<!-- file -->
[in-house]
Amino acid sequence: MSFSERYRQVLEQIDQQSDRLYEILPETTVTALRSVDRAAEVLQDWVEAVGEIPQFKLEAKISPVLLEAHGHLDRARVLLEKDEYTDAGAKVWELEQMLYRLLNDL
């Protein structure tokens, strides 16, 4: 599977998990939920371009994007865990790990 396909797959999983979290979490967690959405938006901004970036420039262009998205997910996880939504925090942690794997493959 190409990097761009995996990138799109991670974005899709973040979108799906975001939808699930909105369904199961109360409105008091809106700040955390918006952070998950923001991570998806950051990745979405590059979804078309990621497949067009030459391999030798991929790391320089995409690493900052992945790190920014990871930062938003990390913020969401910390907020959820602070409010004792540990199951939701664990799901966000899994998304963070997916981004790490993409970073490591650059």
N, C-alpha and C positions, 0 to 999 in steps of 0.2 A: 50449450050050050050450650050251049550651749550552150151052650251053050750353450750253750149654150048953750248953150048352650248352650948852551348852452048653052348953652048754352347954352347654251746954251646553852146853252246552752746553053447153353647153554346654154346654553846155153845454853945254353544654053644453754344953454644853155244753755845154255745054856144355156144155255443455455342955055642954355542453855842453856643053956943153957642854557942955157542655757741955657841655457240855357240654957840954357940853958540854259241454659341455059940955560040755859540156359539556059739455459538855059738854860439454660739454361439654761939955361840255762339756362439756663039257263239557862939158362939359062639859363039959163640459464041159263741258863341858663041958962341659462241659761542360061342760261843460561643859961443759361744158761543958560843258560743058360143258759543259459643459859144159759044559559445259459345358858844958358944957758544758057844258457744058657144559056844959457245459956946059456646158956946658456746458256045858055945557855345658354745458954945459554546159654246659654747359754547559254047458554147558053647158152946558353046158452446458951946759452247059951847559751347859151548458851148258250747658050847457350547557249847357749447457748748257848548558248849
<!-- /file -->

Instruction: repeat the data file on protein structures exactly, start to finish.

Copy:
[in-house]
Amino acid sequence: MSFSERYRQVLEQIDQQSDRLYEILPETTVTALRSVDRAAEVLQDWVEAVGEIPQFKLEAKISPVLLEAHGHLDRARVLLEKDEYTDAGAKVWELEQMLYRLLNDL
């Protein structure tokens, strides 16, 4: 599977998990939920371009994007865990790990 396909797959999983979290979490967690959405938006901004970036420039262009998205997910996880939504925090942690794997493959 190409990097761009995996990138799109991670974005899709973040979108799906975001939808699930909105369904199961109360409105008091809106700040955390918006952070998950923001991570998806950051990745979405590059979804078309990621497949067009030459391999030798991929790391320089995409690493900052992945790190920014990871930062938003990390913020969401910390907020959820602070409010004792540990199951939701664990799901966000899994998304963070997916981004790490993409970073490591650059």
N, C-alpha and C positions, 0 to 999 in steps of 0.2 A: 50449450050050050050450650050251049550651749550552150151052650251053050750353450750253750149654150048953750248953150048352650248352650948852551348852452048653052348953652048754352347954352347654251746954251646553852146853252246552752746553053447153353647153554346654154346654553846155153845454853945254353544654053644453754344953454644853155244753755845154255745054856144355156144155255443455455342955055642954355542453855842453856643053956943153957642854557942955157542655757741955657841655457240855357240654957840954357940853958540854259241454659341455059940955560040755859540156359539556059739455459538855059738854860439454660739454361439654761939955361840255762339756362439756663039257263239557862939158362939359062639859363039959163640459464041159263741258863341858663041958962341659462241659761542360061342760261843460561643859961443759361744158761543958560843258560743058360143258759543259459643459859144159759044559559445259459345358858844958358944957758544758057844258457744058657144559056844959457245459956946059456646158956946658456746458256045858055945557855345658354745458954945459554546159654246659654747359754547559254047458554147558053647158152946558353046158452446458951946759452247059951847559751347859151548458851148258250747658050847457350547557249847357749447457748748257848548558248849